Stranska and Hajslova used UHPLC-high resolution mass spectroscopy (HRMS) analysis to assess the silymarin content of milk thistle products sold in the EU. They determined that three out of seven milk thistle powdered extract products contained ≤ 50% of the declared silymarin content. Of the six milk thistle oil products assessed, three contained no detectable silymarin and three contained less than 15 mg/capsule; two of the milk thistle oils contained less than 30 mg/kg silymarin. Of the 10 milk thistle teas analyzed, five contained <30% silymarin and only two contained ˃60% silymarin.91

Anthony and Saleh assessed 45 commercial milk thistle products from the United States (24) and international markets (21, purchased in Cairo, Egypt) using HPLC-MS and HPTLC. Silymarin label claims ranged from 51.8 to 1358.0 mg/tablet. One product from the United States and three international products did not contain any silymarin, and 23 contained <30% silymarin (11 from the United States and 12 international). Four products from the United States and 17 international products showed non-silymarin bands at retention factors (Rfs) above silybin. Two US products stood out because of their relatively high concentration of silybin, representing 78% and 93% of the total silymarin, well above the 40–60% specified by the European and US pharmacopeias. It is not clear how such silybin-enriched extracts are obtained, but it could point to the addition of silybin made by chemical synthesis (a process frequently referred to as spiking), which was published as early as 2000.92 Another explanation is the use of an extraction process that selectively enriches silybin.93,94 Eight samples contained <100 mg/g, nine samples contained 100–200 mg/g, six contained 200–300mg/g, eight contained 300–400 mg/g, five samples contained 400–500 mg/g, and five samples contained ˃500 mg/g.95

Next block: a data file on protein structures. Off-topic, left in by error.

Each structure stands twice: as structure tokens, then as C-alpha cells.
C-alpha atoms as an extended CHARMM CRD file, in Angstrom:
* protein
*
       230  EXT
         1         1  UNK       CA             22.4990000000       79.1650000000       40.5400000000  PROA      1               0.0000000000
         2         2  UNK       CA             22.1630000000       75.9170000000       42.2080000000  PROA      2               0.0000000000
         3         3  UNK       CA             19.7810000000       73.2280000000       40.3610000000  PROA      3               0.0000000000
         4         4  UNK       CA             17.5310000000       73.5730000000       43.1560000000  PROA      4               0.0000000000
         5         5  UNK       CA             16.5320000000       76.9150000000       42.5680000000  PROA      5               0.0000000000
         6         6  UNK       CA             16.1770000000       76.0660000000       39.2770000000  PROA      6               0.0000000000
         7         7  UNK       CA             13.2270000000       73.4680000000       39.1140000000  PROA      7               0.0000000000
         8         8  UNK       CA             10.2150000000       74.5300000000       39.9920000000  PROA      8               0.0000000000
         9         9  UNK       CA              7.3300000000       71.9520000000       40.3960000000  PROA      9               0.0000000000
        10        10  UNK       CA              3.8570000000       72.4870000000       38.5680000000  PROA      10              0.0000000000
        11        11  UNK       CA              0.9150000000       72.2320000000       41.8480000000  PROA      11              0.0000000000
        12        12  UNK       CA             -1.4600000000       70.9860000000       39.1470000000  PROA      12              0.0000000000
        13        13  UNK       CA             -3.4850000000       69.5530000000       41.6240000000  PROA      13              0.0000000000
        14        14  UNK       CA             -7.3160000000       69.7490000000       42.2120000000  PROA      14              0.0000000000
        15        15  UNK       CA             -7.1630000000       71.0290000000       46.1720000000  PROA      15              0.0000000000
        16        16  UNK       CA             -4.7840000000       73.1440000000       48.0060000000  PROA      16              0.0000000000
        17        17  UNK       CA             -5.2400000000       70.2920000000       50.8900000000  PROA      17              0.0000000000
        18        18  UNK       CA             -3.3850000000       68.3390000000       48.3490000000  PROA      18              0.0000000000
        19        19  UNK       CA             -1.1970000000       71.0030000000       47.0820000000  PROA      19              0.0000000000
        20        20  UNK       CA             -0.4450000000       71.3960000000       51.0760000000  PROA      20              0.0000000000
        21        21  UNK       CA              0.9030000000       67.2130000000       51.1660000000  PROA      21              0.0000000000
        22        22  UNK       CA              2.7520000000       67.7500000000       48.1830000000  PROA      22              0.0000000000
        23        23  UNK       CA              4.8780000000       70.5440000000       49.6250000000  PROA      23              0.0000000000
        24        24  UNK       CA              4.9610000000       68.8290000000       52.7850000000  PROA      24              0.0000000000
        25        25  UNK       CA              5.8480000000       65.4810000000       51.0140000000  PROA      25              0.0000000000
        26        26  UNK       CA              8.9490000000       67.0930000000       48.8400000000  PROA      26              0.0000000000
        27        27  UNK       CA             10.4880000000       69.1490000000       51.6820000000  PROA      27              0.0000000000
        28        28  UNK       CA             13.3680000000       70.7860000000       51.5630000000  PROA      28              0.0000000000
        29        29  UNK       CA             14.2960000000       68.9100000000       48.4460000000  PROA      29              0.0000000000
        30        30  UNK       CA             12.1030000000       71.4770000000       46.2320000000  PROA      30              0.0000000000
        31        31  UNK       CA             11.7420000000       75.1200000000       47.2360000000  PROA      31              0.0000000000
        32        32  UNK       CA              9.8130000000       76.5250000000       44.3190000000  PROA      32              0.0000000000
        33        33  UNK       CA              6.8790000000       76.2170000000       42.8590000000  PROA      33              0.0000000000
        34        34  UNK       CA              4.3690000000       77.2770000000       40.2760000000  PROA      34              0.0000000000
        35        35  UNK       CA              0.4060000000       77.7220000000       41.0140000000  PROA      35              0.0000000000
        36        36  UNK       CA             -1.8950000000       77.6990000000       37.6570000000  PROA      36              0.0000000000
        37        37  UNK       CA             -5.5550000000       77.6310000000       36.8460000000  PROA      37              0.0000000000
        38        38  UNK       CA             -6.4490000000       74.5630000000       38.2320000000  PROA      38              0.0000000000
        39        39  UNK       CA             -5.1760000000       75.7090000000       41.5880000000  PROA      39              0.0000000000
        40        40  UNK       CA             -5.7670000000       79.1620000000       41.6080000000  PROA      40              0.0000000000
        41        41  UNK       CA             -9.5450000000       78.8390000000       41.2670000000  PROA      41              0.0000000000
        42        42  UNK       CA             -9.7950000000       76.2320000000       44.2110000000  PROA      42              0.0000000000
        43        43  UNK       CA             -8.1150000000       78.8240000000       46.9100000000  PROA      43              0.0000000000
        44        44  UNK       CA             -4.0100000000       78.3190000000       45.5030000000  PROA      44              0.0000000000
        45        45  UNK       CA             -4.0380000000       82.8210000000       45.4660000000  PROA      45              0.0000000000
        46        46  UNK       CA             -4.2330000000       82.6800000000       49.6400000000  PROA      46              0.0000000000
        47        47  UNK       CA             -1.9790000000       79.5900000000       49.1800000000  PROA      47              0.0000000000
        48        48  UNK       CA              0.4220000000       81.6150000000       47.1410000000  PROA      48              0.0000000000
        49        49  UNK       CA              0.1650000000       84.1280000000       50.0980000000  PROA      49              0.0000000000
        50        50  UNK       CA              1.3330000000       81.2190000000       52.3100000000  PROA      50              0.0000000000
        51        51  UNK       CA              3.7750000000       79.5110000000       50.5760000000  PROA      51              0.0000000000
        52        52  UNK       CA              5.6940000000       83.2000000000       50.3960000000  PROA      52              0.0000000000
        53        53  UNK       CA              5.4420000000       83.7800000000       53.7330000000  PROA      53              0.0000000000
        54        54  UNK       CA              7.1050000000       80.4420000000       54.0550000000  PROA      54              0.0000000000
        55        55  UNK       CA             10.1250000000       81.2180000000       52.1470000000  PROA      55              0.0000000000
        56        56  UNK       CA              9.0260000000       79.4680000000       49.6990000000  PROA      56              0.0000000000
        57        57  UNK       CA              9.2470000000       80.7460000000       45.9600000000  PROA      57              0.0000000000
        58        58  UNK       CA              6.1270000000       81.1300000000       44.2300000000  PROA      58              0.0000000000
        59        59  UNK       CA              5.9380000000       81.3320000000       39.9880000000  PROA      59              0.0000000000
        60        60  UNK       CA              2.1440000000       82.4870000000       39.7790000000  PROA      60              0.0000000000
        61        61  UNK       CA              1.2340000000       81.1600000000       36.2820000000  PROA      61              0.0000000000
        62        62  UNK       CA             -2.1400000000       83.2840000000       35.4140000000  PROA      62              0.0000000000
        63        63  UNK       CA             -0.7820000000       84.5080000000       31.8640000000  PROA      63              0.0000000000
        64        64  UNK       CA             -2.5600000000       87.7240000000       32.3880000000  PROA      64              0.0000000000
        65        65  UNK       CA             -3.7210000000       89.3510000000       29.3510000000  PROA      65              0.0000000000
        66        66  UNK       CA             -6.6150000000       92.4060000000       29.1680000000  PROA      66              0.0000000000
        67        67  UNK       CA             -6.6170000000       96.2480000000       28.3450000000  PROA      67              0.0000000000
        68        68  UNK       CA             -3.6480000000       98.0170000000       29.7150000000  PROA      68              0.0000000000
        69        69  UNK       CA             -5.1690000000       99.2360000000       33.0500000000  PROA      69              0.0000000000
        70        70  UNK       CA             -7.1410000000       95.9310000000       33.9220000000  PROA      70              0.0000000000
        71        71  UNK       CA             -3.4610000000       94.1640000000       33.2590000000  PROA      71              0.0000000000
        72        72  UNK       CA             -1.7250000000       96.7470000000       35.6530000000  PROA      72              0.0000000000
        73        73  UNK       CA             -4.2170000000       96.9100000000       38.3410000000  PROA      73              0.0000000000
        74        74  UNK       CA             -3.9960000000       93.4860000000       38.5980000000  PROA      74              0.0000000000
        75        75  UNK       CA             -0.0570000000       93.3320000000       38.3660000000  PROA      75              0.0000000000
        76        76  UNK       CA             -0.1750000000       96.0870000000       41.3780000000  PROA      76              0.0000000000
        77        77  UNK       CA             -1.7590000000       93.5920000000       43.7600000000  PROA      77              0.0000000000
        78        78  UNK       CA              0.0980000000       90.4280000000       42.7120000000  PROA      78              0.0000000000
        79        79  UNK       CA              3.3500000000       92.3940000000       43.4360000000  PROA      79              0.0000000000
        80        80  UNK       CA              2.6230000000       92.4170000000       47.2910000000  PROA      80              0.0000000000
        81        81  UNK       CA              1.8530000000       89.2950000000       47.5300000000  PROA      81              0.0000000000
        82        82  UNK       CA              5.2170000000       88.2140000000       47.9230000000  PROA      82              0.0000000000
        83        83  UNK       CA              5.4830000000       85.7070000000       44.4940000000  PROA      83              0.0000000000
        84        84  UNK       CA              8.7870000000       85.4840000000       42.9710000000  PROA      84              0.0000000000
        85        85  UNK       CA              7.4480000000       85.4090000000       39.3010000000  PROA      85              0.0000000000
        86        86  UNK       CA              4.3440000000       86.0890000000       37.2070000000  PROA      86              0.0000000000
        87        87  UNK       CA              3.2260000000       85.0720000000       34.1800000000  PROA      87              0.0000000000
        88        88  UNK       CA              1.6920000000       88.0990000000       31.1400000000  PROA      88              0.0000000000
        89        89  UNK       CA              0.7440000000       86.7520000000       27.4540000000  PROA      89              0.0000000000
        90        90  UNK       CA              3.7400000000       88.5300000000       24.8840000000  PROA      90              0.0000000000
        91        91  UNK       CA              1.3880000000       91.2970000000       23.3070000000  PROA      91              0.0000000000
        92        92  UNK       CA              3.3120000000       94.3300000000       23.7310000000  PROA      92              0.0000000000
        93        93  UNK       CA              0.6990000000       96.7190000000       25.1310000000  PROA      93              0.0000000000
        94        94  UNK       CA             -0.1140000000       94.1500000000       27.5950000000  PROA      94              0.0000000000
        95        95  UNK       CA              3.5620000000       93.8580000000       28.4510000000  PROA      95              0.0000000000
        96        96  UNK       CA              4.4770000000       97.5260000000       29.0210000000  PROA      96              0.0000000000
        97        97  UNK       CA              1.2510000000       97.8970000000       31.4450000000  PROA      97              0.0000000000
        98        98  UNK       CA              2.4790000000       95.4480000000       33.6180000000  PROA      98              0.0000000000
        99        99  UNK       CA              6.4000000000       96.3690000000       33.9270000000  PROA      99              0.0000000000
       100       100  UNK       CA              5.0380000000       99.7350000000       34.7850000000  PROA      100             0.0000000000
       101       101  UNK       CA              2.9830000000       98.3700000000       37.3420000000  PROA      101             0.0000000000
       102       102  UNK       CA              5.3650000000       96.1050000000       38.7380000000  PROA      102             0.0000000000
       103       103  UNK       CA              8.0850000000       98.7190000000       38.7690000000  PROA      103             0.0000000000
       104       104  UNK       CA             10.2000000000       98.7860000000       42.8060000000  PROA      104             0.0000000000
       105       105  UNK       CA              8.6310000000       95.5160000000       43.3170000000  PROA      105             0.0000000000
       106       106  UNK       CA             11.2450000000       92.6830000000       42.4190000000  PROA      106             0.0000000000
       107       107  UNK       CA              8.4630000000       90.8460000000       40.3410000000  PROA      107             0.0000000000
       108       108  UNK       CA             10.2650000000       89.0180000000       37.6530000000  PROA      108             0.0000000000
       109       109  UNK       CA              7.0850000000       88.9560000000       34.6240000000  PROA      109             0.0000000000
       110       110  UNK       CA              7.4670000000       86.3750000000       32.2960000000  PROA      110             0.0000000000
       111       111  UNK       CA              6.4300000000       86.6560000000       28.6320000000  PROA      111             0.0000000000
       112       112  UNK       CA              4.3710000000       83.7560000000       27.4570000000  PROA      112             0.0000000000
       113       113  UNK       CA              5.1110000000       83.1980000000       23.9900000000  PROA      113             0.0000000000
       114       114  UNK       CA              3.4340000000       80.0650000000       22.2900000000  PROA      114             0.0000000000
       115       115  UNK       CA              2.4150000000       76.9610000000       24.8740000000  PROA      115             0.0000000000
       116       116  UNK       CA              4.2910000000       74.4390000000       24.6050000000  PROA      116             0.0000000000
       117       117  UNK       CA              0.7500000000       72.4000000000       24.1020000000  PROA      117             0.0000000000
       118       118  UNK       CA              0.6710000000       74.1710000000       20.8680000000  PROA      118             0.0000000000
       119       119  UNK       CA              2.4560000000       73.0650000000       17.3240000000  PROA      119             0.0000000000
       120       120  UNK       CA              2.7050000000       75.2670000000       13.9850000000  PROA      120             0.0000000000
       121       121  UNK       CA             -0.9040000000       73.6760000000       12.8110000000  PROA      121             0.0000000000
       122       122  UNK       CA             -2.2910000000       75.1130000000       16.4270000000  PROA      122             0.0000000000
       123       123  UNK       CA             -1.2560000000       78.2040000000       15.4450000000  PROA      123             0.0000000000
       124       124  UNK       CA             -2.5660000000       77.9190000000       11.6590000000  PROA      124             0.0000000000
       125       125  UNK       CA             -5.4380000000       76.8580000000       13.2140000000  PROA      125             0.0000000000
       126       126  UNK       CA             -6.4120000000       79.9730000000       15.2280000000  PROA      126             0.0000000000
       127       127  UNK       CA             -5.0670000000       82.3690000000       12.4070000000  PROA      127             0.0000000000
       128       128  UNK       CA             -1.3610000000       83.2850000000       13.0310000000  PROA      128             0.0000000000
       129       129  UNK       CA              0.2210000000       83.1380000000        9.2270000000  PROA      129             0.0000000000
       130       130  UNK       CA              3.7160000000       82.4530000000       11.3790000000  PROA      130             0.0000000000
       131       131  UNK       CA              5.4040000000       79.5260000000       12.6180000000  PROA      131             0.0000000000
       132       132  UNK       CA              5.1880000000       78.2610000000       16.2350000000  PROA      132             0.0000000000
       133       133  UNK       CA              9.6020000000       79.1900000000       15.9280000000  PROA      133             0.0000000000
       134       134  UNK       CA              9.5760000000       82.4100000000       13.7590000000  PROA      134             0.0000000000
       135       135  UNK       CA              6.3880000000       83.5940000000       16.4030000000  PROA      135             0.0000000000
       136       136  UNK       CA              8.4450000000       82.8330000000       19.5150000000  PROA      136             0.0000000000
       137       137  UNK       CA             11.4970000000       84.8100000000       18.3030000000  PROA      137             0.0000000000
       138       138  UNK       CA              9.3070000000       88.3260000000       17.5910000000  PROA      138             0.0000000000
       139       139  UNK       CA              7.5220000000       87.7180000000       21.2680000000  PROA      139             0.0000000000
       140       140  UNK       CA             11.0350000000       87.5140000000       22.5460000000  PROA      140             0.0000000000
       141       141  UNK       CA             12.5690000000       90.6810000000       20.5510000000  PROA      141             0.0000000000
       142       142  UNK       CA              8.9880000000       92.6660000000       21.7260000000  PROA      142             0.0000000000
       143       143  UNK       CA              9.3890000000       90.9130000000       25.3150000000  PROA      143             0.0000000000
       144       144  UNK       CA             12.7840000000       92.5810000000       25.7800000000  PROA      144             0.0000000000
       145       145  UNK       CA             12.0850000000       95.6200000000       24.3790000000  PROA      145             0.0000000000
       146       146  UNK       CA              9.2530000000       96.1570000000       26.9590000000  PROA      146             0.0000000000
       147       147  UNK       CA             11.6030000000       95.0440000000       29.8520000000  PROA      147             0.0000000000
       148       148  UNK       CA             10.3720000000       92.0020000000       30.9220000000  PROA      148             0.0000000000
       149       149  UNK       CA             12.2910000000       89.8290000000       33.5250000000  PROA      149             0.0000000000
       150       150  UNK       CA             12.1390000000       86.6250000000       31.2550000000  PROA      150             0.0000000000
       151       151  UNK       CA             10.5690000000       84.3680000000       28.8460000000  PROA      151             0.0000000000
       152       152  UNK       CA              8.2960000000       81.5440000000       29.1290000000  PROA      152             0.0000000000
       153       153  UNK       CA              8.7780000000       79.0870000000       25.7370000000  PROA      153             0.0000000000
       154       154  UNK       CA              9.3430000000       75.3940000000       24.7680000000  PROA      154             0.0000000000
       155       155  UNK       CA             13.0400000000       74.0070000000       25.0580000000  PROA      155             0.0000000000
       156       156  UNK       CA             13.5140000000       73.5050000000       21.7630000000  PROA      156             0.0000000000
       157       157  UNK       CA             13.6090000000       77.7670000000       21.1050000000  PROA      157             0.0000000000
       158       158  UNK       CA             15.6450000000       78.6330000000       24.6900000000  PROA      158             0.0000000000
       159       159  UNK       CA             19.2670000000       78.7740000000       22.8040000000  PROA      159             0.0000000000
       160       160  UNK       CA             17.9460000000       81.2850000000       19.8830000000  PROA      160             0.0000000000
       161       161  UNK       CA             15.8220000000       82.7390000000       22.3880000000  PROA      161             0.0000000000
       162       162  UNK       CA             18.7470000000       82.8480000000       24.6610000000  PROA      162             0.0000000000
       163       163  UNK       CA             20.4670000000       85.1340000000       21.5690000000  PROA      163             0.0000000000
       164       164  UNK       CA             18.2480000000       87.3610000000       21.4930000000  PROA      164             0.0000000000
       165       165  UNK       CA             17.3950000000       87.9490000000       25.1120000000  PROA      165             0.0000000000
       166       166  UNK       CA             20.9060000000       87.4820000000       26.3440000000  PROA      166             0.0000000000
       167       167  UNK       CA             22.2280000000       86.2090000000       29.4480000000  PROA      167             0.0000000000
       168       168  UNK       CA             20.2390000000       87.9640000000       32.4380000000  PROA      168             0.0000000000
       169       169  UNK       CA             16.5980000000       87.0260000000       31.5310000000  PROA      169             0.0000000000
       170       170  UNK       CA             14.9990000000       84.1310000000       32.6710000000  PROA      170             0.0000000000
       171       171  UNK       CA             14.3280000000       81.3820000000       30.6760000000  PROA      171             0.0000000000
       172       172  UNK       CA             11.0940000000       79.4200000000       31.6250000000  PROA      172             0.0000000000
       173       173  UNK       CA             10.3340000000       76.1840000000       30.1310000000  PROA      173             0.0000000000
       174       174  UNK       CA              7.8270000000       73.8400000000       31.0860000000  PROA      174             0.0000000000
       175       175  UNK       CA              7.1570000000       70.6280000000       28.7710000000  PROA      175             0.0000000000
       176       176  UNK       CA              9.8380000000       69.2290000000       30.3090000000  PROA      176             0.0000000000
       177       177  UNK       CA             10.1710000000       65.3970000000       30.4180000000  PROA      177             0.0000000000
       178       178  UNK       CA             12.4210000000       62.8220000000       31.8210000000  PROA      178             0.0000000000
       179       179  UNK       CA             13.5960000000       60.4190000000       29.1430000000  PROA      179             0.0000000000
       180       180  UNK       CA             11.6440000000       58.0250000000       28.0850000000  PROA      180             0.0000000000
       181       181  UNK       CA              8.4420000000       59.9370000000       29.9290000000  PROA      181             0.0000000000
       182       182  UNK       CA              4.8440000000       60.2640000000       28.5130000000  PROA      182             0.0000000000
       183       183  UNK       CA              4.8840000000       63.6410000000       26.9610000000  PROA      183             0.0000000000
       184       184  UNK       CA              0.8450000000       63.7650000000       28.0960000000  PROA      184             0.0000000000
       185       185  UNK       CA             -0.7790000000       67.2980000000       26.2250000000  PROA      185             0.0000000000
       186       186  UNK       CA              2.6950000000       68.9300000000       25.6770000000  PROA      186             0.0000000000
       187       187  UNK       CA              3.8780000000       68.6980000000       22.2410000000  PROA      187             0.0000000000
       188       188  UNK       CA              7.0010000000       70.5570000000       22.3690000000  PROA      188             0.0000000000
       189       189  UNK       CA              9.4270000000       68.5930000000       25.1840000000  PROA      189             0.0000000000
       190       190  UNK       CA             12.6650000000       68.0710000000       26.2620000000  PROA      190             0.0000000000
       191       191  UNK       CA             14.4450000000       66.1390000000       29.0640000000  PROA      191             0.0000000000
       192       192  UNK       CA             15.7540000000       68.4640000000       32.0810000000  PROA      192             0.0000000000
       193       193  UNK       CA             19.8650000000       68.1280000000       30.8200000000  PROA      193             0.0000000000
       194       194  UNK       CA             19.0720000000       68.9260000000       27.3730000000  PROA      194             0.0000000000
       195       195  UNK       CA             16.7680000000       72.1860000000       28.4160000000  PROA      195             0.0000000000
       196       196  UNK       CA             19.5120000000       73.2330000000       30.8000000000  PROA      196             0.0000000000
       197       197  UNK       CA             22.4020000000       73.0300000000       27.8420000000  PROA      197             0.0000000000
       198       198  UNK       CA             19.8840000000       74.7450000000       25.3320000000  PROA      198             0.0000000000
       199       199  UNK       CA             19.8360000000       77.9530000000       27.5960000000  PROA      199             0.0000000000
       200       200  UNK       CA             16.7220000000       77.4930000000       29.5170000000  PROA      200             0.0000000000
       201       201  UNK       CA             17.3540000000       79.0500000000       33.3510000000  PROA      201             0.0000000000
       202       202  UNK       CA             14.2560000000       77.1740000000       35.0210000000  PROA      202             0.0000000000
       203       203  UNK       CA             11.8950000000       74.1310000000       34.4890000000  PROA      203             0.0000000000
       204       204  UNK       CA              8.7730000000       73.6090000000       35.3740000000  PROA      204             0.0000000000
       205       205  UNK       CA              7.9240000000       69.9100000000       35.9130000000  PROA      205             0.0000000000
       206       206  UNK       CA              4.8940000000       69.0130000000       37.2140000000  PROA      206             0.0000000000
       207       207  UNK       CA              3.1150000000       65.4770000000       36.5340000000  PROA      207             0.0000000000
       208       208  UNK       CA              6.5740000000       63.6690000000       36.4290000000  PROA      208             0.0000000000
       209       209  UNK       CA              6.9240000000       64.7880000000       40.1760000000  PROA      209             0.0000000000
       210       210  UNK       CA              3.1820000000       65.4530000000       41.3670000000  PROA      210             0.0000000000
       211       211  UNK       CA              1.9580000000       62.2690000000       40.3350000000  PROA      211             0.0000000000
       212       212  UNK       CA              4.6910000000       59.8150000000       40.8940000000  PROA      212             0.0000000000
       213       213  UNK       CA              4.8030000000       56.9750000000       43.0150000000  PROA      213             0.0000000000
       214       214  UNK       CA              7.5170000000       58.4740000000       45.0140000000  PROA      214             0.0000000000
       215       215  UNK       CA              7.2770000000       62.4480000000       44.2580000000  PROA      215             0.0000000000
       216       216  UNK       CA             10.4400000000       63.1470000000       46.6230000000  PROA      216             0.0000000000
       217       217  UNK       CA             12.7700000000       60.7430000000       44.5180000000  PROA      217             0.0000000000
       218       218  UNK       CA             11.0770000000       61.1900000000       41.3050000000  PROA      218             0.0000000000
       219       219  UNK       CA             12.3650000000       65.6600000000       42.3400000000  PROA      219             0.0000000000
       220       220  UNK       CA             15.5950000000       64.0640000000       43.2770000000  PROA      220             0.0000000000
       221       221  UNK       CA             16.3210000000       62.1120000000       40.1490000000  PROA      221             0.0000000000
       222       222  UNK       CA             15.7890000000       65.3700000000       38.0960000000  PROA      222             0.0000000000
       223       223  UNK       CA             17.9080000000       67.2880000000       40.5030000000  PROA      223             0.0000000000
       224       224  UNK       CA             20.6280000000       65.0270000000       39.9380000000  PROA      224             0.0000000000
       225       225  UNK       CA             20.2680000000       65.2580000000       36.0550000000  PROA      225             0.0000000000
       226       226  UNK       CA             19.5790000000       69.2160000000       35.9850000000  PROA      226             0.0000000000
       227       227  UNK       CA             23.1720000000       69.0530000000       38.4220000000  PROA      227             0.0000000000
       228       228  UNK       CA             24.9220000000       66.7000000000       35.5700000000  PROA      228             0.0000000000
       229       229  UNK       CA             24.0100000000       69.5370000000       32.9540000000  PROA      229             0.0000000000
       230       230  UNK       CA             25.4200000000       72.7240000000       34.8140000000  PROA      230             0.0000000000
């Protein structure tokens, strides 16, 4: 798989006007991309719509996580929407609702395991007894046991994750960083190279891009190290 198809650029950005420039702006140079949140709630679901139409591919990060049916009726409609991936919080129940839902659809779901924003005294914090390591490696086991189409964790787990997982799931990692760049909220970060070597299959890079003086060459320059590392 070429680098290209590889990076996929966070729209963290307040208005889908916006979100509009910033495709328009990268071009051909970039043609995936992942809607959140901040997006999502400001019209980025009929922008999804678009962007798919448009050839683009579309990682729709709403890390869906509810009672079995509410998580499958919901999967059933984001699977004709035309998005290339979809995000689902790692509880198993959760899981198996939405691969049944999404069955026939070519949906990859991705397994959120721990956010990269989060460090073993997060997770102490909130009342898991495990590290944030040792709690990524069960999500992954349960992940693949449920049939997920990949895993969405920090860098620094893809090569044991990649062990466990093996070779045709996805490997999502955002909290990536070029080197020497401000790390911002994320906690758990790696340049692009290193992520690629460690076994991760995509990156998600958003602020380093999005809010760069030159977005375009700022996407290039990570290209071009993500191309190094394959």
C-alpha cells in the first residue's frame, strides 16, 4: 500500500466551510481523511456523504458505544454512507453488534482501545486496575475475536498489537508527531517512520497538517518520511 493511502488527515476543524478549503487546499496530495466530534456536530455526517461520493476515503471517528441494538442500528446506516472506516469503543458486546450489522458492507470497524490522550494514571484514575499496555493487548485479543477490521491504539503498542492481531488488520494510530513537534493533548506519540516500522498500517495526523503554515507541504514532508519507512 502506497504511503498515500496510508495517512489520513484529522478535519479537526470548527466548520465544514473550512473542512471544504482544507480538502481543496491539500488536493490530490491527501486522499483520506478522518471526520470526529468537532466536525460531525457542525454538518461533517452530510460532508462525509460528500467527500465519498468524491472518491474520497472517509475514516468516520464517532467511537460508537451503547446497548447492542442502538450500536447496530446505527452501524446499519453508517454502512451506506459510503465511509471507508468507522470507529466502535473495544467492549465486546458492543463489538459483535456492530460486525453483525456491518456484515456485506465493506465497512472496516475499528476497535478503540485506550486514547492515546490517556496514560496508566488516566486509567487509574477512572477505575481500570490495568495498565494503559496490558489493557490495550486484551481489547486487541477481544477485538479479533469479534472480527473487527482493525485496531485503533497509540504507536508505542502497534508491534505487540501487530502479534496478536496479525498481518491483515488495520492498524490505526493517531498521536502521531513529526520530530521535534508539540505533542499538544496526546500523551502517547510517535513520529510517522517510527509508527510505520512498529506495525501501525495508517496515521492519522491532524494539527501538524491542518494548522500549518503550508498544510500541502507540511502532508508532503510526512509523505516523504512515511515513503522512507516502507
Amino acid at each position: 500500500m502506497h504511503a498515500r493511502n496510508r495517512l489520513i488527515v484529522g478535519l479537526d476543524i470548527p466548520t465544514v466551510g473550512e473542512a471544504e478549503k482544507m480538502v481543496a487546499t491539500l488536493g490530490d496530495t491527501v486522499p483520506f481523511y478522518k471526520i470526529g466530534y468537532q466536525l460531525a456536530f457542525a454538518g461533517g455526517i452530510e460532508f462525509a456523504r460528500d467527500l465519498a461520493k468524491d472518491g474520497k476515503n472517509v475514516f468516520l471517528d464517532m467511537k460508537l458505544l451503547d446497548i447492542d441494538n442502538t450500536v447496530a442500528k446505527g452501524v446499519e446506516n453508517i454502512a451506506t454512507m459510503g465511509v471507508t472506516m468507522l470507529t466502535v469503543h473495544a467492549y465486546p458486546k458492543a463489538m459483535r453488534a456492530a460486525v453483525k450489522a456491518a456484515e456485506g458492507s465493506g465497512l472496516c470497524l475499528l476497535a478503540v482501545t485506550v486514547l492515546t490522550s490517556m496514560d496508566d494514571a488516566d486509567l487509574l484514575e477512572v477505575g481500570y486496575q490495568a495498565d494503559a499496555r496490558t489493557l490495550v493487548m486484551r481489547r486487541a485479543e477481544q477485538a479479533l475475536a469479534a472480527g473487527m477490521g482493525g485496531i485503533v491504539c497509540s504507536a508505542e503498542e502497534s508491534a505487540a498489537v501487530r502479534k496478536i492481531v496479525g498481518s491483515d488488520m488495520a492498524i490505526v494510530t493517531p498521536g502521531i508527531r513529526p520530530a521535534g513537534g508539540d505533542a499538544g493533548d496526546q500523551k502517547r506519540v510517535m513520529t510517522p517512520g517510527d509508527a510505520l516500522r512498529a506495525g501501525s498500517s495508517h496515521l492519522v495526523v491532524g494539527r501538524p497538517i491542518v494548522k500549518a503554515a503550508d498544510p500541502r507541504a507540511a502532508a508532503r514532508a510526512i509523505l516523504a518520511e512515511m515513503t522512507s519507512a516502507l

Lee et al. evaluated the content of silychristin, silydianin, silybin A, silybin B, isosilybin A, and isosilybin B in seven commercial milk thistle extracts purchased in Philadelphia, PA using HPLC-MS. Six of the products were manufactured in the United States and one was manufactured in China.96 Silydianin was the least abundant constituent, and the content of this constituent did not vary significantly among the samples. There was considerable heterogeneity among the samples in the content of silychristin, silybin A, silybin B, isosilybin A, isosilybin B, and total silymarin. Of the six US products, one had substantially higher levels of total silymarin, and two products had significantly lower contents of total silymarin, while the remaining three were intermediate and very similar in content. The Chinese extract had the lowest contents of total silymarin. Since the authors did not divulge the exact sample preparation procedure, only a relative comparison of silymarin contents among the products can be made. The relative content in silybin (39–46% of total flavonolignans) in the six US samples was relatively consistent, while the relative silybin content in the sample from China (33.8%) was a bit lower.96